TRIPLE PLAY UKIAH SYMPHONY CONCERT AND TCHAIKOVSKY SERENADE
by Terry McNeill
Sunday, January 27, 2019
Over the years the Ukiah Symphony’s concerts have been in the Classical Sonoma Calendar sections, but rarely has this Orchestra, now in its 39th season, had a full winter season concert review. The provocative Jan. 27 program in Mendocino College’s Center Theater seemed a good reason to reacquaint ...
Symphony
JACKSON THEATER WELCOMES A NEW RESIDENT ORCHESTRA
by Terry McNeill
Saturday, January 26, 2019
Moving to a permanent new performance venue can be a perilous undertaking for an orchestra, with different acoustics, the loyal audience finding the new spot and infrastructure challenges of lighting and lobby and backstage operations. In their first concert Jan. 26 in Windsor’s Jackson Theater the...
Symphony
ECLECTIC PASSIONATE PROGRAMMING AT MARIN SYMPHONY CONCERT
by Abby Wasserman
Saturday, January 26, 2019
The Marin Symphony’s second Masterworks concert of the 2018-19 season featured works by John Adams, Sibelius and Brahms, a masterful assembly. In a spoken introduction before the program’s first half, conductor Alasdair Neale primed the audience for the “terra incognita” of Adams’ The Chairman Dance...
RECITAL REVIEW
Music at Oakmont / Thursday, February 11, 2016
Joel Fan, piano

Pianist Joel Fan

FAN RETURNS TO OAKMONT IN AN ECLECTIC RECITAL

by Terry McNeill
Thursday, February 11, 2016

New York-based pianist Joel Fan hasn’t been a stranger to Sonoma County, having played in both the Concerts Grand and Music at Oakmont venues. February 11 he returned to Oakmont’s Berger Auditorium in an eclectic and often electric recital before 200.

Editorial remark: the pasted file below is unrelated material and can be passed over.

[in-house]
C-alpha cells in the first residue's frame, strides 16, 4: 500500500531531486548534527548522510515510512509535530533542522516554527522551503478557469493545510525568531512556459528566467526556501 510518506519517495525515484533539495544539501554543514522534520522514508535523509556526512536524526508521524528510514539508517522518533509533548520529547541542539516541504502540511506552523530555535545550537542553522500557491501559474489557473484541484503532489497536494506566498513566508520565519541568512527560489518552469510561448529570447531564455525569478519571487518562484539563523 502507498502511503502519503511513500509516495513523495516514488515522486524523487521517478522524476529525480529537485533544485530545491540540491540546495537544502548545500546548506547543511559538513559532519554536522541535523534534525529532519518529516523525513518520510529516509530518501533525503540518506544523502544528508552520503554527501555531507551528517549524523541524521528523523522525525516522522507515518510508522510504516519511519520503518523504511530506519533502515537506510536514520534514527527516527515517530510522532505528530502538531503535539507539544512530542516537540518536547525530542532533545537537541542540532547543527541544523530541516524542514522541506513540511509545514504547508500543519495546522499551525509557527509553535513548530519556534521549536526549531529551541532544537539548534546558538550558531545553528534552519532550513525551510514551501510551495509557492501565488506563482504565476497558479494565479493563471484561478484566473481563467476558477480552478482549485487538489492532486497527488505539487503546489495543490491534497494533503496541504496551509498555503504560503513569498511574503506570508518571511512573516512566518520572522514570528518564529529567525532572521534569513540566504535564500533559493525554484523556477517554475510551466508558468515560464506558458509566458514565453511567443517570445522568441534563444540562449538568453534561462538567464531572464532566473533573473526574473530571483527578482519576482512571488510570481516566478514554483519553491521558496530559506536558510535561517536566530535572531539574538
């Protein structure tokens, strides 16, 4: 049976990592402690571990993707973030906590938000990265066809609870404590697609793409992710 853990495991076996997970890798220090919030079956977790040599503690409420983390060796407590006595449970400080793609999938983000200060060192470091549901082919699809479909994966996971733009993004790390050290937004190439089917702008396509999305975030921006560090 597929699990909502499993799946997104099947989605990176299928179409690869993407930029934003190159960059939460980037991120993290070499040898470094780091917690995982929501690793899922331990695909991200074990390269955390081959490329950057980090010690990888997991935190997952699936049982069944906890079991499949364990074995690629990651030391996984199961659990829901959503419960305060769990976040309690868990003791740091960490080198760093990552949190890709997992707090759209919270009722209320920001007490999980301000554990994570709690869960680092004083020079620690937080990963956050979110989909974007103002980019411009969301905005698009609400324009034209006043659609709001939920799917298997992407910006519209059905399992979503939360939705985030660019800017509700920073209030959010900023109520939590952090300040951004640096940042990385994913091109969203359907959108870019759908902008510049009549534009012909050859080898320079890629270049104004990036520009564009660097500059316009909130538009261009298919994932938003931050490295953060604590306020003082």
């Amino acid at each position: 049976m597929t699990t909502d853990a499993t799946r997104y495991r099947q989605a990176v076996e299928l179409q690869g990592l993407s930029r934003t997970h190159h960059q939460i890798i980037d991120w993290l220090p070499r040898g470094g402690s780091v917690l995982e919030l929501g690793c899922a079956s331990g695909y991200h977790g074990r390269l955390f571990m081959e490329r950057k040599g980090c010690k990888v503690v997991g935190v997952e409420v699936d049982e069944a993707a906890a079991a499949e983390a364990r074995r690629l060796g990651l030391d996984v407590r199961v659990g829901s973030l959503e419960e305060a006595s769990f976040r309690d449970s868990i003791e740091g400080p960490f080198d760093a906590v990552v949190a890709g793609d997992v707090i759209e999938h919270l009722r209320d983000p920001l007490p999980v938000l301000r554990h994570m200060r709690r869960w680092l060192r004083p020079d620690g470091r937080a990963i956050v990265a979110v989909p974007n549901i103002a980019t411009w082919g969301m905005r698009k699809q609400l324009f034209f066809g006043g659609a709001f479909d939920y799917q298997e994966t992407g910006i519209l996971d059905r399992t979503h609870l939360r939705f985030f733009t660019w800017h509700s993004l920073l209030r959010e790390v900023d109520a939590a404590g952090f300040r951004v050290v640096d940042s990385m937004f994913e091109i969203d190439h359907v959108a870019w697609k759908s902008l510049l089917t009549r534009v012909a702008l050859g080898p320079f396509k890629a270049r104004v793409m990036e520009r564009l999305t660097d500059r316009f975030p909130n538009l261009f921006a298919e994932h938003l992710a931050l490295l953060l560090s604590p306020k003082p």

Beginning with Ginastera’s first Sonata Op. 22, Mr. Fan gave the popular work from 1952 a pulsating reading that stressed the contrasting textures and meters. In the Presto double octaves didn’t fail him, and there was palpable mystery and lovely soft playing in the Adagio molto. Even here there is a continual restless quality that the pianist portrayed. In the Ruvido ed ostinato finale Mr. Fan managed the toccata-like effects without pounding, the clarity of the chords and skips admirable. The composer wrote it with a distinct nod to Prokofiev’s famous Precipitato movement from his Seventh Sonata of 1943.

It was a reading that brought out the needed motor excitement of Ginastera’s piano writing (as in the “Danza del Gaucho Matrero” from the earlier Danzas Argentinas), and Mr. Fan spoke to the audience reflecting on his Ginastera interest and the centenary of the composer’s birth.

Recently Mr. Fan toured China and brought to the Berger stage three fetching works from the trip, Autumn Moon Over the Still Lake, Liuyang River and Plum Blossom. All were audience favorites. The tranquil “Autumn” featured murmuring arpeggios and subtle pedal effects, and “River” was a jaunty exploration of colorful harmonic progressions, faintly Ravel-like. There were lots of notes and a movie-music background effect, aural pleasure in every phrase.